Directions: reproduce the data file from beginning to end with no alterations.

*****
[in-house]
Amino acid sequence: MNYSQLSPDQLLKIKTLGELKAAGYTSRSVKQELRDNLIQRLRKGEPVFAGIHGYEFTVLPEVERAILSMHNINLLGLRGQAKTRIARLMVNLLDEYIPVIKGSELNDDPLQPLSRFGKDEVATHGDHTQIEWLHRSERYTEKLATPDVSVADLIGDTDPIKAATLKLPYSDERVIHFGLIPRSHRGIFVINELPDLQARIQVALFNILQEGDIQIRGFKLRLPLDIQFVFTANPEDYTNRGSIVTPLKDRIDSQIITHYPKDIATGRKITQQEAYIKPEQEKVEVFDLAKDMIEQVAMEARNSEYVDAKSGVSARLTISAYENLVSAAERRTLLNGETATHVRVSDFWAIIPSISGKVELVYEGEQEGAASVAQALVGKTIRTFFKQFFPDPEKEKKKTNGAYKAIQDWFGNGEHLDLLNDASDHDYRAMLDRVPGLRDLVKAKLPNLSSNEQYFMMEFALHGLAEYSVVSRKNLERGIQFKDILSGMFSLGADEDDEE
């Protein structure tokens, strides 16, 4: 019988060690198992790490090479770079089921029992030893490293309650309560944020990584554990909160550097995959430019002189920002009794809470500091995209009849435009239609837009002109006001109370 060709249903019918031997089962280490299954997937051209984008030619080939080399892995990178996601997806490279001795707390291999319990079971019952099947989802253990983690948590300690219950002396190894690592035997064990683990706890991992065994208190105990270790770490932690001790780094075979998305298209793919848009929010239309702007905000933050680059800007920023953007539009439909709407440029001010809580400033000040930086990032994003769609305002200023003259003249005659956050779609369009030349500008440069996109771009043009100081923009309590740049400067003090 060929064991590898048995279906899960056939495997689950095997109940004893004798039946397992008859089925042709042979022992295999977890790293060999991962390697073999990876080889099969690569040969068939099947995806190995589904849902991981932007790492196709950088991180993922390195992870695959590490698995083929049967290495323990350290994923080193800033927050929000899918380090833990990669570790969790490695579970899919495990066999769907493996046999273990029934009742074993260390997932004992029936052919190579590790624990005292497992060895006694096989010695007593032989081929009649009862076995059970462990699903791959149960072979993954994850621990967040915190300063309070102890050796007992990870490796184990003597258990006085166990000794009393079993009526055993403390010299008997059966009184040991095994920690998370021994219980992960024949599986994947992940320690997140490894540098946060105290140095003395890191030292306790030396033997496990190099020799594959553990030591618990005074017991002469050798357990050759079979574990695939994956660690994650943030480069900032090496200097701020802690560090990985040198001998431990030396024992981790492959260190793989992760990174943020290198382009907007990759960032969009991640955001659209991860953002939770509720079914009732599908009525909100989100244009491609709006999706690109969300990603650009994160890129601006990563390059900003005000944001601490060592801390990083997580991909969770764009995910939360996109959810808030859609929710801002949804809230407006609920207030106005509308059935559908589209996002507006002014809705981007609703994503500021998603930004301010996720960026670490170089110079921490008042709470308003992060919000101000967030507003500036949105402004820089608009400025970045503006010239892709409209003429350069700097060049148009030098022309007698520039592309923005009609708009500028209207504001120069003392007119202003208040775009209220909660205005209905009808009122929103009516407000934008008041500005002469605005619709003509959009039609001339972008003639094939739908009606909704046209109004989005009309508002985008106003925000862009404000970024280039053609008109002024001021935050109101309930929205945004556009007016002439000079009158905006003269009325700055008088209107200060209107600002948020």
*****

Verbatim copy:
[in-house]
Amino acid sequence: MNYSQLSPDQLLKIKTLGELKAAGYTSRSVKQELRDNLIQRLRKGEPVFAGIHGYEFTVLPEVERAILSMHNINLLGLRGQAKTRIARLMVNLLDEYIPVIKGSELNDDPLQPLSRFGKDEVATHGDHTQIEWLHRSERYTEKLATPDVSVADLIGDTDPIKAATLKLPYSDERVIHFGLIPRSHRGIFVINELPDLQARIQVALFNILQEGDIQIRGFKLRLPLDIQFVFTANPEDYTNRGSIVTPLKDRIDSQIITHYPKDIATGRKITQQEAYIKPEQEKVEVFDLAKDMIEQVAMEARNSEYVDAKSGVSARLTISAYENLVSAAERRTLLNGETATHVRVSDFWAIIPSISGKVELVYEGEQEGAASVAQALVGKTIRTFFKQFFPDPEKEKKKTNGAYKAIQDWFGNGEHLDLLNDASDHDYRAMLDRVPGLRDLVKAKLPNLSSNEQYFMMEFALHGLAEYSVVSRKNLERGIQFKDILSGMFSLGADEDDEE
């Protein structure tokens, strides 16, 4: 019988060690198992790490090479770079089921029992030893490293309650309560944020990584554990909160550097995959430019002189920002009794809470500091995209009849435009239609837009002109006001109370 060709249903019918031997089962280490299954997937051209984008030619080939080399892995990178996601997806490279001795707390291999319990079971019952099947989802253990983690948590300690219950002396190894690592035997064990683990706890991992065994208190105990270790770490932690001790780094075979998305298209793919848009929010239309702007905000933050680059800007920023953007539009439909709407440029001010809580400033000040930086990032994003769609305002200023003259003249005659956050779609369009030349500008440069996109771009043009100081923009309590740049400067003090 060929064991590898048995279906899960056939495997689950095997109940004893004798039946397992008859089925042709042979022992295999977890790293060999991962390697073999990876080889099969690569040969068939099947995806190995589904849902991981932007790492196709950088991180993922390195992870695959590490698995083929049967290495323990350290994923080193800033927050929000899918380090833990990669570790969790490695579970899919495990066999769907493996046999273990029934009742074993260390997932004992029936052919190579590790624990005292497992060895006694096989010695007593032989081929009649009862076995059970462990699903791959149960072979993954994850621990967040915190300063309070102890050796007992990870490796184990003597258990006085166990000794009393079993009526055993403390010299008997059966009184040991095994920690998370021994219980992960024949599986994947992940320690997140490894540098946060105290140095003395890191030292306790030396033997496990190099020799594959553990030591618990005074017991002469050798357990050759079979574990695939994956660690994650943030480069900032090496200097701020802690560090990985040198001998431990030396024992981790492959260190793989992760990174943020290198382009907007990759960032969009991640955001659209991860953002939770509720079914009732599908009525909100989100244009491609709006999706690109969300990603650009994160890129601006990563390059900003005000944001601490060592801390990083997580991909969770764009995910939360996109959810808030859609929710801002949804809230407006609920207030106005509308059935559908589209996002507006002014809705981007609703994503500021998603930004301010996720960026670490170089110079921490008042709470308003992060919000101000967030507003500036949105402004820089608009400025970045503006010239892709409209003429350069700097060049148009030098022309007698520039592309923005009609708009500028209207504001120069003392007119202003208040775009209220909660205005209905009808009122929103009516407000934008008041500005002469605005619709003509959009039609001339972008003639094939739908009606909704046209109004989005009309508002985008106003925000862009404000970024280039053609008109002024001021935050109101309930929205945004556009007016002439000079009158905006003269009325700055008088209107200060209107600002948020």